They’re outsourcing as default, from compliance through to reporting, so that they can have a consistently proactive rather than reactive relationship with their clients. 

What moved them to make this decision?

1. They realised they’re not in the business of accounting

 

What?

A confusing statement for an audience of accountants. 

Our friends at GoProposal wrote a really great blog titled ‘You’re no longer in the Accounting business’.

It’s just as true in Australia as it is in the UK, perhaps even more so. 

When we meet accountants we often find ourselves asking them – what is it that your clients want? Yes, they want to save tax. Yes, they want to know that their affairs are sorted. But what do they really want? What are their goals for the growth of their business, for their family, for their future. 

The successful firms are now in the bigger-picture business. They’re having conversations with their clients about the things that really matter. 

There’s a growing demand for wealth management advice

One of those bigger picture conversations that’s in demand more and more in Australia is wealth management. There’s an increasing need for advice in personal and business wealth strategy, pensions and retirement, and many accountancy firms are filling the gap by moving into wealth advisory services.

As more individuals manage their own pensions with a self-managed superannuation fund (SMSF), the work involved is also rapidly growing for those accountants who have moved into the wealth space. This means two things:

  • The firm will be pushed to deliver more compliance work
  • The firm owner needs to free up more time firm-wide to have bigger conversations with clients and offer more value

As these two things happen in tandem, it means more training, stronger systems and consistent processes. This is where the need for outsourcing has become more than just offloading compliance work. At AdvanceTrack, our goal is to help you create the business structure to have the very best conversations with your clients. 

2. They understood they need to create the right environment for today’s staff

 

We partner with firms in the UK and AUS/NZ and we’re seeing that the same issues arise when it comes to staff retention. Once qualified, if not pushed to their potential, staff are leaving smaller practices for the big accountancy firms or migrating to tech companies. 

Australia is further along than the UK in digital development, and the tech space is an attractive option for graduates who are now learning to add value at an earlier stage in their career. 

At the same time, we’re seeing desktop software being discontinued. BGL, Australia’s leading SMSF admin software, has retired its desktop product in December.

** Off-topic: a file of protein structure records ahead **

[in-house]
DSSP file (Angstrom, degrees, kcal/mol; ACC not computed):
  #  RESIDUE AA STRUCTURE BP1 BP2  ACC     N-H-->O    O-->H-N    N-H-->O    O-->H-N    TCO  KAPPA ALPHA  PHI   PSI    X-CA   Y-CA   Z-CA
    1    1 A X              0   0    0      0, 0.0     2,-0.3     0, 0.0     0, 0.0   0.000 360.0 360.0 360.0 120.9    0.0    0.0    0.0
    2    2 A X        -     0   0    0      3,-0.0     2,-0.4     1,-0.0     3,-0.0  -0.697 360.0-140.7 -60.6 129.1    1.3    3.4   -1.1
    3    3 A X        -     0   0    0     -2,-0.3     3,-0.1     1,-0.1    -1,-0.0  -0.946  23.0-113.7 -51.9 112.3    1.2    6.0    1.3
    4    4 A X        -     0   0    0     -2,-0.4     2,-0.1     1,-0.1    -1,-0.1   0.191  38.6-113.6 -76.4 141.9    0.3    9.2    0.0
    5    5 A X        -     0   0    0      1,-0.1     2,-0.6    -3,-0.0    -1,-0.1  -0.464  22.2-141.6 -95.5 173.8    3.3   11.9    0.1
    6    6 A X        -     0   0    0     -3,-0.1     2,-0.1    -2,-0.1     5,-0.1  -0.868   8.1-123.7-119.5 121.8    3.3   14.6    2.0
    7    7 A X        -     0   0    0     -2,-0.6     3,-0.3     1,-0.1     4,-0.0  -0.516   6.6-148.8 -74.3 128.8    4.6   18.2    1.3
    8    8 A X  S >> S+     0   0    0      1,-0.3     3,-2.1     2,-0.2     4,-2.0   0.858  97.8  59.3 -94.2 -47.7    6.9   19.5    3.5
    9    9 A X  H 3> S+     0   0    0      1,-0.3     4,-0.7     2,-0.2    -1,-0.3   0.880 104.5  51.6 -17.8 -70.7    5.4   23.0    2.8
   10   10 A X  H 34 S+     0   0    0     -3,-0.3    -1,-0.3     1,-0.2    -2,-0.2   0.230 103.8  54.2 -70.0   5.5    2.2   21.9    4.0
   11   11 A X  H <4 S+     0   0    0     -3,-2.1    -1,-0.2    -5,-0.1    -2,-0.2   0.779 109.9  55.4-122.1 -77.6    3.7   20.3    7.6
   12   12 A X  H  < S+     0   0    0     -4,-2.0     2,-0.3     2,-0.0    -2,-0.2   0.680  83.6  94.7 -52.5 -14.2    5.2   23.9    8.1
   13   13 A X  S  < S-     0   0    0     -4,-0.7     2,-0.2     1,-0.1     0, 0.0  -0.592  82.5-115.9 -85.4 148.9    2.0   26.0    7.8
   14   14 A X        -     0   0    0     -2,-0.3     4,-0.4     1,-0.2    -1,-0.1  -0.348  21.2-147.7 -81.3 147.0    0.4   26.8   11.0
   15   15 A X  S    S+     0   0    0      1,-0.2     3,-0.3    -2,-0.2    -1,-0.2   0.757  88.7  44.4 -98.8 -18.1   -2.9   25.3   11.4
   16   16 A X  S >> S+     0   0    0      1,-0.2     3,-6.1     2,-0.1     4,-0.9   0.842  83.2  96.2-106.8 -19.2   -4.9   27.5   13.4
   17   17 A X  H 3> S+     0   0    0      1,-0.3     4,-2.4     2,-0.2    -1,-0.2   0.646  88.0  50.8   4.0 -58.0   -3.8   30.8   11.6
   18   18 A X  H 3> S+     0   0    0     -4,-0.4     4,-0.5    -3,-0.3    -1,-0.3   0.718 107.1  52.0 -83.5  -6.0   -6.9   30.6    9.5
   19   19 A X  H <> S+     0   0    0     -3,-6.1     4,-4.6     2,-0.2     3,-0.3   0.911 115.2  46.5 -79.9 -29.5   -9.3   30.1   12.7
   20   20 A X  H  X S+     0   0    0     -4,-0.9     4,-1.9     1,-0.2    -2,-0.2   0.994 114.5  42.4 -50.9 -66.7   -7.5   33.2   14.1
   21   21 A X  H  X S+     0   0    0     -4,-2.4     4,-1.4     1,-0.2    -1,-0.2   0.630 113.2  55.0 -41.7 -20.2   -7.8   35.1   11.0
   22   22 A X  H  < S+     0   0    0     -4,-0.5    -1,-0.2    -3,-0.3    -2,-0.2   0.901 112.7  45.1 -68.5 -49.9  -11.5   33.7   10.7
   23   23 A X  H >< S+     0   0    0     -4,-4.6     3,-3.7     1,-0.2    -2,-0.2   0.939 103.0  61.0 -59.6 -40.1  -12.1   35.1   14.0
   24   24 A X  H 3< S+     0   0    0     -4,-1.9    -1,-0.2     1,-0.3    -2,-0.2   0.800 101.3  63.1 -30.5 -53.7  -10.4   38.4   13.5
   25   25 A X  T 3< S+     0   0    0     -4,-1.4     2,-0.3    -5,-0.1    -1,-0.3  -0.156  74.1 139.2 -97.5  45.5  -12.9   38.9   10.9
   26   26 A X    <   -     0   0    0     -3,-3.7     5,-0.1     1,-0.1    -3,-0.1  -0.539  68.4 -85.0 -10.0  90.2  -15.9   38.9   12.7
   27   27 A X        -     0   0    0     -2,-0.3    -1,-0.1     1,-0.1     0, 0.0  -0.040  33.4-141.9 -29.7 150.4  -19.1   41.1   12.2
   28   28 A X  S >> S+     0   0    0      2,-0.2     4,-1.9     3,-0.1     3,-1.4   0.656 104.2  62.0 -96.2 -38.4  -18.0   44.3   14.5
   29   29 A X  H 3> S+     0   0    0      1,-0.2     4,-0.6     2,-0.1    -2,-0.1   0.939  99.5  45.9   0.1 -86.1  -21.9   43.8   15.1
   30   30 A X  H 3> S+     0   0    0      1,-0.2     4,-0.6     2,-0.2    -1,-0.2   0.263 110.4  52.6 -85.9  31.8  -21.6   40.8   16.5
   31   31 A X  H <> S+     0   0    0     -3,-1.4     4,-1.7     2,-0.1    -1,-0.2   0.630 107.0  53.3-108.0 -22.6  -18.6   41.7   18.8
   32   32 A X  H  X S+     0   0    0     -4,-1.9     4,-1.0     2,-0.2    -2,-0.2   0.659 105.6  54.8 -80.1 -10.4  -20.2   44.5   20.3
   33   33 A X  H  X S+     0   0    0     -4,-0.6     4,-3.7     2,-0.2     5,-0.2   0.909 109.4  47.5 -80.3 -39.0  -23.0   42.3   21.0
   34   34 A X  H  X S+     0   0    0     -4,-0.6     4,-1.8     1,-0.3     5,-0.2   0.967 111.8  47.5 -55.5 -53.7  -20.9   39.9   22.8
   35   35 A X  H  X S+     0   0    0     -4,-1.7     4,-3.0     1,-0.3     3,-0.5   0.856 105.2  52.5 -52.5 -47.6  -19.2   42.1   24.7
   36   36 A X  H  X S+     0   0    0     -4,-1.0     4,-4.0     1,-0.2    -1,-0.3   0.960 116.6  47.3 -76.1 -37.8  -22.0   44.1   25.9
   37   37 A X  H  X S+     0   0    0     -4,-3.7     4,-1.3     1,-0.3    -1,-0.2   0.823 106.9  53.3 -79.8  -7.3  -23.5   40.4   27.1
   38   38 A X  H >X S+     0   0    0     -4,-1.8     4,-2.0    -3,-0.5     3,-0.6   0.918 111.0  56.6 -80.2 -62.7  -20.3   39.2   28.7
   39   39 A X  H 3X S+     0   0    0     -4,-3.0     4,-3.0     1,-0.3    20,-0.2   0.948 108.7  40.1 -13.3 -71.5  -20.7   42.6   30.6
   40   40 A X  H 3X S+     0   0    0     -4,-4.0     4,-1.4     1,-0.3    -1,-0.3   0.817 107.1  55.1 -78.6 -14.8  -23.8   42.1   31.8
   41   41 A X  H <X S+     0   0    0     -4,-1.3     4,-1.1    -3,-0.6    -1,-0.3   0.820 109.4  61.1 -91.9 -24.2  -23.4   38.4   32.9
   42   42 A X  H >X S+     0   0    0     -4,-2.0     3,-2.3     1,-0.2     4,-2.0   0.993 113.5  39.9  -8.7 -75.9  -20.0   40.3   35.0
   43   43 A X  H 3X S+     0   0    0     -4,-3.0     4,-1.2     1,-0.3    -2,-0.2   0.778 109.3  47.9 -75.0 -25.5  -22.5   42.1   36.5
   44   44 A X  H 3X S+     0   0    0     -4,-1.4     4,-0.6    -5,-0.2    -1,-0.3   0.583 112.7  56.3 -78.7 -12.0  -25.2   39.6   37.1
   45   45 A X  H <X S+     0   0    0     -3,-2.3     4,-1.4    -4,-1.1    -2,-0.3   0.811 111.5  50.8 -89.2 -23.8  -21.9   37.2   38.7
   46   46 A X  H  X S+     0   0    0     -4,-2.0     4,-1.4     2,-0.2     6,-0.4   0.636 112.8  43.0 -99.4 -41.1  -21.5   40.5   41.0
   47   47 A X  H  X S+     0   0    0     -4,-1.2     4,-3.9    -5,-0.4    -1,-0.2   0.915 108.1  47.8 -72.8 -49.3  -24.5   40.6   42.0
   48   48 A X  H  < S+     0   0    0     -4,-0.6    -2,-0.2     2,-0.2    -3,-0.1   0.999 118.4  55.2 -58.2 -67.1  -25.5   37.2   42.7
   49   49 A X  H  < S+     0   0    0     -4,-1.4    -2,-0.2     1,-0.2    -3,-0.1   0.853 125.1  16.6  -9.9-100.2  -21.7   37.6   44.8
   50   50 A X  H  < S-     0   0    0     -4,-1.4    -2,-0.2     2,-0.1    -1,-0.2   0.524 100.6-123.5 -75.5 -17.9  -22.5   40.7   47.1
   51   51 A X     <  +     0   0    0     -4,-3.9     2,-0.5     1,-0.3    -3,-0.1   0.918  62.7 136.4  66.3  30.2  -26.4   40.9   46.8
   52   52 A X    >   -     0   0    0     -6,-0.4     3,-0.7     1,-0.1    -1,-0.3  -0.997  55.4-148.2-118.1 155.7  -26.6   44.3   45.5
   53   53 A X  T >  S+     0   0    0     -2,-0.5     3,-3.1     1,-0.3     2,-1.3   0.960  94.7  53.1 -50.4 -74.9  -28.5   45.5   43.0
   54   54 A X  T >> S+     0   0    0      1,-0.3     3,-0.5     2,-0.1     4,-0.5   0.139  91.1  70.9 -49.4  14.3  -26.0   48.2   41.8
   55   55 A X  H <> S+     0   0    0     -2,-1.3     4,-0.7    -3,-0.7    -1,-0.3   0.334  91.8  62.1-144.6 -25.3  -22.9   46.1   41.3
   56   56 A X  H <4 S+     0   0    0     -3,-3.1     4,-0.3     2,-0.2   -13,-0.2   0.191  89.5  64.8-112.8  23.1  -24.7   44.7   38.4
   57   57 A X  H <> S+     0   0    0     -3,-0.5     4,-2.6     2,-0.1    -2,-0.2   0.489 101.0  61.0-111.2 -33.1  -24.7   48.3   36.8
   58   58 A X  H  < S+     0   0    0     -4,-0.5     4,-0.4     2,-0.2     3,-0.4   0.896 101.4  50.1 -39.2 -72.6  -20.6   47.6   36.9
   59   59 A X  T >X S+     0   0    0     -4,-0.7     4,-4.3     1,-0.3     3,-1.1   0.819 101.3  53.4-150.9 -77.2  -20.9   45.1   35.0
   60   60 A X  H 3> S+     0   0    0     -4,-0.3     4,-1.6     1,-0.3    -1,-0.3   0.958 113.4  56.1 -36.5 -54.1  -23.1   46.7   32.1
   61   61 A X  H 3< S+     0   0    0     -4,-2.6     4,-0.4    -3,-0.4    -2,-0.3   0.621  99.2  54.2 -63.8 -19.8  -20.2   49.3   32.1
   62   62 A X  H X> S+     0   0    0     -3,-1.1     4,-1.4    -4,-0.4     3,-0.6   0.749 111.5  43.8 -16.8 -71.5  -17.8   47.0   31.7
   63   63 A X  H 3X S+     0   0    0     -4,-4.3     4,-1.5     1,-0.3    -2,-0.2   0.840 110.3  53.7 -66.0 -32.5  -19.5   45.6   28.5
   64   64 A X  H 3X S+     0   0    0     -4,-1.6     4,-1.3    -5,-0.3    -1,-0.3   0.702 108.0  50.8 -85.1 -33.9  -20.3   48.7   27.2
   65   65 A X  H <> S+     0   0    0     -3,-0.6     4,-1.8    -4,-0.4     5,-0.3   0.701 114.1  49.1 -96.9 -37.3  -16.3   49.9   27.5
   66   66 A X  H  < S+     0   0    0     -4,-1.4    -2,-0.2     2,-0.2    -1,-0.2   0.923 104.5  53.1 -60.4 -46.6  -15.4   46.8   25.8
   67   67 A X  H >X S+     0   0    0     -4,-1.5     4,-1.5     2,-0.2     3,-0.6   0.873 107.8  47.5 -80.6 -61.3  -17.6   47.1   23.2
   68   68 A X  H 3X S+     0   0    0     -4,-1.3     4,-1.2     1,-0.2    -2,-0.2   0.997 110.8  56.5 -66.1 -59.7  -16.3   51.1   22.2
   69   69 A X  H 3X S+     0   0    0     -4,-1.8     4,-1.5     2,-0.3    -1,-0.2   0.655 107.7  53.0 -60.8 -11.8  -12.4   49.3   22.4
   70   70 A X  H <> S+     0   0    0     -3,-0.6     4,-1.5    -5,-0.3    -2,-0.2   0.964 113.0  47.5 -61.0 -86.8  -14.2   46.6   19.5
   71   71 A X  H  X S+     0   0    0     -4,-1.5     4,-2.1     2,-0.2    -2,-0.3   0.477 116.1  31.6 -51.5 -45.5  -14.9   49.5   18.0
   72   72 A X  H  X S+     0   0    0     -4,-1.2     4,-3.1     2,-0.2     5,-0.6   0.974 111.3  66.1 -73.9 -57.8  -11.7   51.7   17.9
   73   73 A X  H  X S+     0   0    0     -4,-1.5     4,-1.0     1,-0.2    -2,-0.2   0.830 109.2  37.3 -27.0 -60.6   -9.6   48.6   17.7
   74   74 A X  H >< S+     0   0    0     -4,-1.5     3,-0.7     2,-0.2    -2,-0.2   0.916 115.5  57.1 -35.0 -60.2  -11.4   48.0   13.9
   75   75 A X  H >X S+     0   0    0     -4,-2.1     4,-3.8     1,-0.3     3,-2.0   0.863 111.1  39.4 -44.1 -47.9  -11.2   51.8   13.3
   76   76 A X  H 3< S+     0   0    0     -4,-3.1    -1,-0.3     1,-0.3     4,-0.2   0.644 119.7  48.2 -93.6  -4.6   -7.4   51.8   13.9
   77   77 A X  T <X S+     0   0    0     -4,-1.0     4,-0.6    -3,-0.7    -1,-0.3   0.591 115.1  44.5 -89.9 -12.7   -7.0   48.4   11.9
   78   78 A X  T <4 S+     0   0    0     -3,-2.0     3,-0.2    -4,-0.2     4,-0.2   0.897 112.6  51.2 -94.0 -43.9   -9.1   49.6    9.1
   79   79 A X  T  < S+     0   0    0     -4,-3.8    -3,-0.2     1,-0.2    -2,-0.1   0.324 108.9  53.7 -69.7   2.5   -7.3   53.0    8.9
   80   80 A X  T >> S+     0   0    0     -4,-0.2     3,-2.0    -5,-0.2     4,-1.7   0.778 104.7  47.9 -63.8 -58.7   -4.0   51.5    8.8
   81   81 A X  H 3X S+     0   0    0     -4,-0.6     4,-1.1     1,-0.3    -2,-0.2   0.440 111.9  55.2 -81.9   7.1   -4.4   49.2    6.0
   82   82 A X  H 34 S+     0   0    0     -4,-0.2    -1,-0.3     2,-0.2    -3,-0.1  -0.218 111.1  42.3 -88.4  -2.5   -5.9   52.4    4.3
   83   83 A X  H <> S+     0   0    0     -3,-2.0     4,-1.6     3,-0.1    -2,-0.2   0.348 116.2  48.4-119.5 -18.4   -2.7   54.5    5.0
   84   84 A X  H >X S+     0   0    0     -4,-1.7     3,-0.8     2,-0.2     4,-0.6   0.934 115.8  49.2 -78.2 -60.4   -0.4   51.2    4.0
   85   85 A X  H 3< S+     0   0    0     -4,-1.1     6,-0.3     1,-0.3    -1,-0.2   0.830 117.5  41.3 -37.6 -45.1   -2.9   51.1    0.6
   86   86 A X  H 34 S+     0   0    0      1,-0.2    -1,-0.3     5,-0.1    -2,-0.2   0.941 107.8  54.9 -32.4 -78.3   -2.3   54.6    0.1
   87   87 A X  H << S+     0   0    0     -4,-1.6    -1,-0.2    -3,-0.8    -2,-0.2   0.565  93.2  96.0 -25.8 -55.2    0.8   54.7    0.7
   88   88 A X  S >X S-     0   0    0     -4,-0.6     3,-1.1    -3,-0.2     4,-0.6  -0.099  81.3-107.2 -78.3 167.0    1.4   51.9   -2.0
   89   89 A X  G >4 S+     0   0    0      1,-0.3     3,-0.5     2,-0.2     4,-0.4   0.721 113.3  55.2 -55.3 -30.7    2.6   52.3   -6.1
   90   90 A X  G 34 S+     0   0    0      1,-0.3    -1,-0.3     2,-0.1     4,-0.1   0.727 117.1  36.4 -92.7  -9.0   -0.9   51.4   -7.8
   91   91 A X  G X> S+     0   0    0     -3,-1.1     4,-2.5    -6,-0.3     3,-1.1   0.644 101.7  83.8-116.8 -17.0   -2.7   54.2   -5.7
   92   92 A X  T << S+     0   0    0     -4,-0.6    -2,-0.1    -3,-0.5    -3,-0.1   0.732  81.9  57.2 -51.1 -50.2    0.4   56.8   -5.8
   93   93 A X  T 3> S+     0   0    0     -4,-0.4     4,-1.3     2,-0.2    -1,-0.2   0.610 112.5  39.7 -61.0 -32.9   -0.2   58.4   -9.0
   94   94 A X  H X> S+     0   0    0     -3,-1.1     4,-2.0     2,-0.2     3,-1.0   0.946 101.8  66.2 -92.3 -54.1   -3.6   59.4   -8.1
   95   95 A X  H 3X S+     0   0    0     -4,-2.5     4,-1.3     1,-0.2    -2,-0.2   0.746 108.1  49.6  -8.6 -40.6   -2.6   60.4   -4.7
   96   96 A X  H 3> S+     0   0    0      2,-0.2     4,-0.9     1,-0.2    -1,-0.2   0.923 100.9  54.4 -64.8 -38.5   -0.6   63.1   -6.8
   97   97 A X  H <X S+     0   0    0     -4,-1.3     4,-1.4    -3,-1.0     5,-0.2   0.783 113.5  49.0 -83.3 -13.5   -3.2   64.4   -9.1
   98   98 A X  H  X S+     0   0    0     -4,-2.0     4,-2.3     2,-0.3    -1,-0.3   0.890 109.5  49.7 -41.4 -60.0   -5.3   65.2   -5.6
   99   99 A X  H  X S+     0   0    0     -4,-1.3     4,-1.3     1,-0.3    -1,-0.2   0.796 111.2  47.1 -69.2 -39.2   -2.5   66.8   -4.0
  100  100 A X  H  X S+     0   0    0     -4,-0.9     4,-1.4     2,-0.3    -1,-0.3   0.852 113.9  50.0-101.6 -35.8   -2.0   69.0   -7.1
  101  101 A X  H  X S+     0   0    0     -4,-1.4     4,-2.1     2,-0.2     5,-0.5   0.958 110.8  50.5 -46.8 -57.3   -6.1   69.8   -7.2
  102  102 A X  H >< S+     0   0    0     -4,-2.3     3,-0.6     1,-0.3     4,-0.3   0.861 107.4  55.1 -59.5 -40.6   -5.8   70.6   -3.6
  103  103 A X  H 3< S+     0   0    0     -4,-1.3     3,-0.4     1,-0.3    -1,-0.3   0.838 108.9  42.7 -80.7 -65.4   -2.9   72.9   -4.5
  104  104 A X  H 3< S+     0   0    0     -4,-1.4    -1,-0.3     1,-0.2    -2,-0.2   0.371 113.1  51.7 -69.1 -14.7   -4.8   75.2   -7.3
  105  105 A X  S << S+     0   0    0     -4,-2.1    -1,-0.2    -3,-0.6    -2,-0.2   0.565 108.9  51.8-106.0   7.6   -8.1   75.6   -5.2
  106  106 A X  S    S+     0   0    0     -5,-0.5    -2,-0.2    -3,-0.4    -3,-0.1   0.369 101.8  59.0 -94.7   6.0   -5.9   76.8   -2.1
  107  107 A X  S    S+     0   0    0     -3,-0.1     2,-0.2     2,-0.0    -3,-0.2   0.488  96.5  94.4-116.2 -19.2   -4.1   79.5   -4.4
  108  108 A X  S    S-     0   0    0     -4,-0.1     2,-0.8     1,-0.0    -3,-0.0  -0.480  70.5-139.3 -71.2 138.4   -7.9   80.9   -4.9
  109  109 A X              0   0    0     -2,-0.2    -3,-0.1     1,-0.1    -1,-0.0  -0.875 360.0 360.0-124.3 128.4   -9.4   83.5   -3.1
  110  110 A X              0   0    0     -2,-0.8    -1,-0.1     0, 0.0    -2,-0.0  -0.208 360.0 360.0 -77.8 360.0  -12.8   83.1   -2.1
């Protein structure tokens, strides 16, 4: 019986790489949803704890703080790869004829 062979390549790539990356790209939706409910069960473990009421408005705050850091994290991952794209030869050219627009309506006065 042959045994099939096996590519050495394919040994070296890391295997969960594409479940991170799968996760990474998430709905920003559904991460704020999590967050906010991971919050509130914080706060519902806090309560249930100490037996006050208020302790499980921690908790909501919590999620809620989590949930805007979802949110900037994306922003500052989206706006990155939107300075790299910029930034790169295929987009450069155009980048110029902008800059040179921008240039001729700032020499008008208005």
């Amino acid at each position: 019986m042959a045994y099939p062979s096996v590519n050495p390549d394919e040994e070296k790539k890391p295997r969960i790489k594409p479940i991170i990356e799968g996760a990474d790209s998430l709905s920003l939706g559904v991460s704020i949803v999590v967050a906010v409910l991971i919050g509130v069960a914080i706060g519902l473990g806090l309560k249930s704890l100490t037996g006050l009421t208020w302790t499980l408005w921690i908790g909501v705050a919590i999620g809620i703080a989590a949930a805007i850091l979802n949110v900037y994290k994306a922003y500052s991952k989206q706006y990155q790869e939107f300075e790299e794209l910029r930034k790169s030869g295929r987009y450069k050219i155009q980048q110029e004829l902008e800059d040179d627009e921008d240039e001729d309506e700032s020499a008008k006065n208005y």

It’s adapt or be overtaken when it comes to transitioning to new technologies and giving clients real-time information. Business owners can access their finances at the click of a button now, meaning that roles have changed whether we like it or not. Cloud integration specialist, Chief Data Officer, Virtual FD – These are the next generation of job titles.

Your staff already don’t want to be stuck delivering low-level work now, and they won’t want to be stuck delivering low-level work in the future. And remember, it’s not why you became an accountant either! 

The firms who are seeing real growth realised early on that their people are working at the wrong level, and they’re outsourcing their core services to make room for more skilled, challenged and satisfied staff. 

Ask yourself these two questions

If you’re stuck in a compliance cycle right now, and you can’t see a way out of the hamster wheel, first ask yourself:

  • What do my clients really want?
  • What do my staff really want?

Then take a look at how you can go about joining the global community of firms on this outsourcing journey, and realise your new potential as an evolved accountant. 

What can I outsource in my firm?

 

Outsourcing is no longer out of the ordinary. The outsourcing journey begins with accepting that.

We all know that the accounting profession has seen some big changes in the last decade – out with the old and in with the new, the more efficient and the most profitable. 

Some small firms with a handful of tax-only clients may be able to coast along for a while doing things the way they always have. But for those looking to grow and thrive, it’s a case of adapt or be replaced. 

That being said, it seems there’s still some lingering misunderstanding about outsourcing, what can be outsourced, and how it can contribute powerfully to the growth of your firm.

As far as we’re concerned, outsourcing isn’t about just getting some help with compliance.

It’s a tool to help you transform the nature of your interactions with your clients. 

 

Are you stuck hoping the dam won’t crumble?

 

When clients come to us, they’re usually overwhelmed in one way or another.

Remember the story about the little Dutch boy and the dam? 

In the popular fable, a little boy notices a crack in a dam. Since much of the Netherlands is below sea level, a leak in the dam could be a fatal disaster. So the little boy plugs the crack in the dam with his finger. The leaking stops. The little boy knows that if he moves, the hole will get bigger and bigger and the town will flood. 

When he is finally found, the boy is hailed the hero of holland! It’s a tale of bravery. The only problem? He is still the only solution for an imminent flood. 

We find many firms in the same position, stuck recruiting anyone and everyone to plug the holes in their own businesses before an imminent flood. Often we find the business owner is doing their own part to plug the dam. At this stage, we find the same issues stopping you from taking your firm to the next level: